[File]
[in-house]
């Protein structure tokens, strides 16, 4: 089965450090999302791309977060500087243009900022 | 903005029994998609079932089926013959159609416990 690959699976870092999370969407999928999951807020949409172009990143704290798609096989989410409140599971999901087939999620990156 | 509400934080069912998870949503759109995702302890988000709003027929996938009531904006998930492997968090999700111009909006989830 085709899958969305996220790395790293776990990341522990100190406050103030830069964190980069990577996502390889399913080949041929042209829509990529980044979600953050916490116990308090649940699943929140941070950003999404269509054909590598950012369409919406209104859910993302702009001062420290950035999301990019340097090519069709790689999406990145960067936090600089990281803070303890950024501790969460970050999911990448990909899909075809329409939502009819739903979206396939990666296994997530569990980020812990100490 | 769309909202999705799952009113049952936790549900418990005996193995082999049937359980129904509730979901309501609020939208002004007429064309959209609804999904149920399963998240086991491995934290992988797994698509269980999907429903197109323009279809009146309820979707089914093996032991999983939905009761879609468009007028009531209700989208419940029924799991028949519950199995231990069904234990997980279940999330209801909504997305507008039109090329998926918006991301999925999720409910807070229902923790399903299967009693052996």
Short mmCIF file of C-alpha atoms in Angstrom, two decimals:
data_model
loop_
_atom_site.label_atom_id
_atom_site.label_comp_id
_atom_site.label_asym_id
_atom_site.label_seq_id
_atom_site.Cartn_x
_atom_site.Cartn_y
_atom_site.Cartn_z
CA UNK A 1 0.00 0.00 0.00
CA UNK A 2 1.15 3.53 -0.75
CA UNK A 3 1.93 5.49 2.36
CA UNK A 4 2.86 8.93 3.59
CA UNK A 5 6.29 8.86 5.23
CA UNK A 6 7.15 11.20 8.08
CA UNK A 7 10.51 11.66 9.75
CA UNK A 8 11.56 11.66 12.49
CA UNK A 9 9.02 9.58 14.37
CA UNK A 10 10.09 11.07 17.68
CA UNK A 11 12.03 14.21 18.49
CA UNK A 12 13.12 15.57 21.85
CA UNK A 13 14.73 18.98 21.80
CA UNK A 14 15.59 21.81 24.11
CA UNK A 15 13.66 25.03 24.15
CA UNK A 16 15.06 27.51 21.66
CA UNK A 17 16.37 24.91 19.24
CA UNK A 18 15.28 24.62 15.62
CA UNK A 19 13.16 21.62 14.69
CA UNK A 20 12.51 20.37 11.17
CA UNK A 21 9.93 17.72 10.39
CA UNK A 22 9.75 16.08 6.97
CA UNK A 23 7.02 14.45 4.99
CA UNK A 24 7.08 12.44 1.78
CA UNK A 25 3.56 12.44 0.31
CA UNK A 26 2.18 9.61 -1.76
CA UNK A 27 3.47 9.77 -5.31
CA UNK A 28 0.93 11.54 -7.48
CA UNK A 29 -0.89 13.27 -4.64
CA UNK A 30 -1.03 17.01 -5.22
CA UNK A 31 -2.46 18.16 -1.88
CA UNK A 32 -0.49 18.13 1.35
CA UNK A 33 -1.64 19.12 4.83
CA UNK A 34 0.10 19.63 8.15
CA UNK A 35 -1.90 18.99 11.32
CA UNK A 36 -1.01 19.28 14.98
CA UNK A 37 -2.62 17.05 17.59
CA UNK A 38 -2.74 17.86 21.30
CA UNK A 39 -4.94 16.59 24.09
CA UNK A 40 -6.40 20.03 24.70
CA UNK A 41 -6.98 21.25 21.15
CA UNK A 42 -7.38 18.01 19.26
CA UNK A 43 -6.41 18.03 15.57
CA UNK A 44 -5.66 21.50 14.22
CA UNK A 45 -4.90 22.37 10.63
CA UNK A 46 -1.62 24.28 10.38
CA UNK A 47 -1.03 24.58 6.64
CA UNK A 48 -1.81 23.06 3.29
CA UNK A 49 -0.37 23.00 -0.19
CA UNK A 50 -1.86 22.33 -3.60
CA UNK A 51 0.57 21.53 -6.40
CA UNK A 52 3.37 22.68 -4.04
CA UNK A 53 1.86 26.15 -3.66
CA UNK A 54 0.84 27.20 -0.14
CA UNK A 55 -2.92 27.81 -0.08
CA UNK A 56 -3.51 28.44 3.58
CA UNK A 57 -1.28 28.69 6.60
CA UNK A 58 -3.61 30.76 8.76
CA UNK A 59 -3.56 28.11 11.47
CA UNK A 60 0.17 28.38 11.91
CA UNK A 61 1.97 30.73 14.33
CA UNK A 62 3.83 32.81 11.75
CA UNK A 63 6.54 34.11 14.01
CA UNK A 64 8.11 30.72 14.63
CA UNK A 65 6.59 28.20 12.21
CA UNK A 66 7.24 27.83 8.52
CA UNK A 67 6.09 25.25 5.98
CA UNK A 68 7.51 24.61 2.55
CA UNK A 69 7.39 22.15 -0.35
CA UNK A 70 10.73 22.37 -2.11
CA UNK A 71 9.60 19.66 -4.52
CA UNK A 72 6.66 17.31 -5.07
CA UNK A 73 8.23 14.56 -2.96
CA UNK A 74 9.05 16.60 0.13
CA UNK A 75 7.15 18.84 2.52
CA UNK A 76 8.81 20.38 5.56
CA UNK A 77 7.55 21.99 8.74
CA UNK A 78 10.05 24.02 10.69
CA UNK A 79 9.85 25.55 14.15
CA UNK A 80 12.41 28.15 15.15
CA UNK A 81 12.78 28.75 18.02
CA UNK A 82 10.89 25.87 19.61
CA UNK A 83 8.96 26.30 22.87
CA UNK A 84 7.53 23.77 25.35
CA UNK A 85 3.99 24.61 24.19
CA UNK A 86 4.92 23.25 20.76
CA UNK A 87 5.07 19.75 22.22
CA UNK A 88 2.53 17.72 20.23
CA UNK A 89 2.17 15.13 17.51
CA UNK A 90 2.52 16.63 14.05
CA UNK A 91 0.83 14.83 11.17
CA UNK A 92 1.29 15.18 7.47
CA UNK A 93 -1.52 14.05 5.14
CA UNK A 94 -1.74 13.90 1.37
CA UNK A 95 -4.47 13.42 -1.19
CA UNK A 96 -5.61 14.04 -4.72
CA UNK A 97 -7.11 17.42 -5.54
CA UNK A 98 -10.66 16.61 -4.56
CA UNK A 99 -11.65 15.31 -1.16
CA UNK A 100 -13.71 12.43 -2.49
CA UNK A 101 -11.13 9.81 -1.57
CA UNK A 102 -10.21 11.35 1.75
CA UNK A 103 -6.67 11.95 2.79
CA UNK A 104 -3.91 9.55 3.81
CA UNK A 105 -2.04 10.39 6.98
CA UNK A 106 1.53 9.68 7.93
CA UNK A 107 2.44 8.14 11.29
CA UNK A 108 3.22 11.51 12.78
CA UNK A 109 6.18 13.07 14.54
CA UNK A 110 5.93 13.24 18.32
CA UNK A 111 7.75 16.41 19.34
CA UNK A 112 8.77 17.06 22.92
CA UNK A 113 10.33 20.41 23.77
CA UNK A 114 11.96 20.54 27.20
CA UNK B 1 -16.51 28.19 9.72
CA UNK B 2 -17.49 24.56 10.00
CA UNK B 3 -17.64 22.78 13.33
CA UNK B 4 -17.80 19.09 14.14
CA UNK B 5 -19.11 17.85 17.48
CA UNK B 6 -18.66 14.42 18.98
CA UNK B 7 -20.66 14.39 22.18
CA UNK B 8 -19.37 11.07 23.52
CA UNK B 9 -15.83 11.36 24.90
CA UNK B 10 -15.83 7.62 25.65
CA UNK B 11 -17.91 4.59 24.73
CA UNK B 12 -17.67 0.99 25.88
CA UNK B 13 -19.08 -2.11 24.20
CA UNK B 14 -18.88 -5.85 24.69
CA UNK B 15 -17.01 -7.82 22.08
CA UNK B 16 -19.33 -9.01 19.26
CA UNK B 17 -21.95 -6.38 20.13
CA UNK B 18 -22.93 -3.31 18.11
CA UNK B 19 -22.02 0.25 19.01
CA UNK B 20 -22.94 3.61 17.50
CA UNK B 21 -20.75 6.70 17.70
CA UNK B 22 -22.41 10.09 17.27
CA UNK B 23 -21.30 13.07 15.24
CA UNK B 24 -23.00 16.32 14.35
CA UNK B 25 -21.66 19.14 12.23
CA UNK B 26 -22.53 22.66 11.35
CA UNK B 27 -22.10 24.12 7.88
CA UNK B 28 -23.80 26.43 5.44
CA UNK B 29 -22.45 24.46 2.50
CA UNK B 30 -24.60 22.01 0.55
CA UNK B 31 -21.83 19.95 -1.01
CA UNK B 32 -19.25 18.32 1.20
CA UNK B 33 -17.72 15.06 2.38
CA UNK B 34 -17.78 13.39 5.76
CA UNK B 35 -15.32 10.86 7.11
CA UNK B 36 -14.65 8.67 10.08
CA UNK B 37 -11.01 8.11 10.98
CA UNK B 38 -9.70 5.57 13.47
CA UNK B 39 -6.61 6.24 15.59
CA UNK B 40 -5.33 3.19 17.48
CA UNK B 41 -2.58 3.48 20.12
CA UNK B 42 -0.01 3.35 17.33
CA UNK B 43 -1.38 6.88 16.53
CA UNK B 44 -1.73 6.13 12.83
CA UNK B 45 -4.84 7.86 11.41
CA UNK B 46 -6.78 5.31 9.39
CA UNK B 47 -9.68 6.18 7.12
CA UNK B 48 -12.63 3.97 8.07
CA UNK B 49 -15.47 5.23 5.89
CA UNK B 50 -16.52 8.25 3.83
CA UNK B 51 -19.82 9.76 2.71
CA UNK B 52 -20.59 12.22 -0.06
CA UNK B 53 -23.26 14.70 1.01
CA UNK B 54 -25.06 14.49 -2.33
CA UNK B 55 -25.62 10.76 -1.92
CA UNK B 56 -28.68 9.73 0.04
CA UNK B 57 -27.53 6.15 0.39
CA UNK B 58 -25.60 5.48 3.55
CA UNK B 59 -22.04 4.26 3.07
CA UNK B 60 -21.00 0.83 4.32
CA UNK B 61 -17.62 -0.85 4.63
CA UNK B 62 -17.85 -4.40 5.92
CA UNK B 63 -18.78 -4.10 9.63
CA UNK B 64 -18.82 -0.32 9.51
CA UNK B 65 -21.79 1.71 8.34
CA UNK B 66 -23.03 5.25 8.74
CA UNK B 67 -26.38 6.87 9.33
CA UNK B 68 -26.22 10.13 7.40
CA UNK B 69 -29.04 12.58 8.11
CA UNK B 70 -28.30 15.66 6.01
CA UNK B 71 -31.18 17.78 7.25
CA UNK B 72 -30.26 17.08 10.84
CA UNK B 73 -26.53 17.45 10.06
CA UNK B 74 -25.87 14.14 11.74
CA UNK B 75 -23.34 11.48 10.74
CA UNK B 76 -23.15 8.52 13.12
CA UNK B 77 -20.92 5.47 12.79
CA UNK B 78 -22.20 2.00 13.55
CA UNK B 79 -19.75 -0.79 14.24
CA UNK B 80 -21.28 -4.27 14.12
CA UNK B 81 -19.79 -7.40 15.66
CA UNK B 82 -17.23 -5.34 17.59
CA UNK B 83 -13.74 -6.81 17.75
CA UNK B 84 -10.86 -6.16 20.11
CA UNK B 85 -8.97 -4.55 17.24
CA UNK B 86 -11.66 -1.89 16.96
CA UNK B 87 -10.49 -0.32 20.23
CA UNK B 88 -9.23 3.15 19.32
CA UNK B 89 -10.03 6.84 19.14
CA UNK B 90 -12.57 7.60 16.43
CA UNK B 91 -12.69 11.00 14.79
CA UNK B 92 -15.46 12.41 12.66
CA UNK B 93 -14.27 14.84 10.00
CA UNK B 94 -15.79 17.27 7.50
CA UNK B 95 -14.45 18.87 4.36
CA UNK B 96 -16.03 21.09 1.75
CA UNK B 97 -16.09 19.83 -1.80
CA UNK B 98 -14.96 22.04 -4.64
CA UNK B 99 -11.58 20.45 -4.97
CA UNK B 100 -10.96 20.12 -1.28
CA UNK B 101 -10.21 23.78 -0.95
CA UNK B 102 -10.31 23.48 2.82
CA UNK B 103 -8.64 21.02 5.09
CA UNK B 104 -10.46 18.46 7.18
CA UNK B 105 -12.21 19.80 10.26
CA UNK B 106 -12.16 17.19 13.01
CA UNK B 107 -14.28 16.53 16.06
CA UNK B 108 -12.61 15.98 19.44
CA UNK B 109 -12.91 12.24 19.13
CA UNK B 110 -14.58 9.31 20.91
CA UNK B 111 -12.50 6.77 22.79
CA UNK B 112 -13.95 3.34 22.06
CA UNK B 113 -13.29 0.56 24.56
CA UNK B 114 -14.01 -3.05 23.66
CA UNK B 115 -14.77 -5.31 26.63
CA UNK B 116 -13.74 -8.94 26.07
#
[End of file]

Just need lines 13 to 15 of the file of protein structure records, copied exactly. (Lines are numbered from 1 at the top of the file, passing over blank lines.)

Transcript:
CA UNK A 1 0.00 0.00 0.00
CA UNK A 2 1.15 3.53 -0.75
CA UNK A 3 1.93 5.49 2.36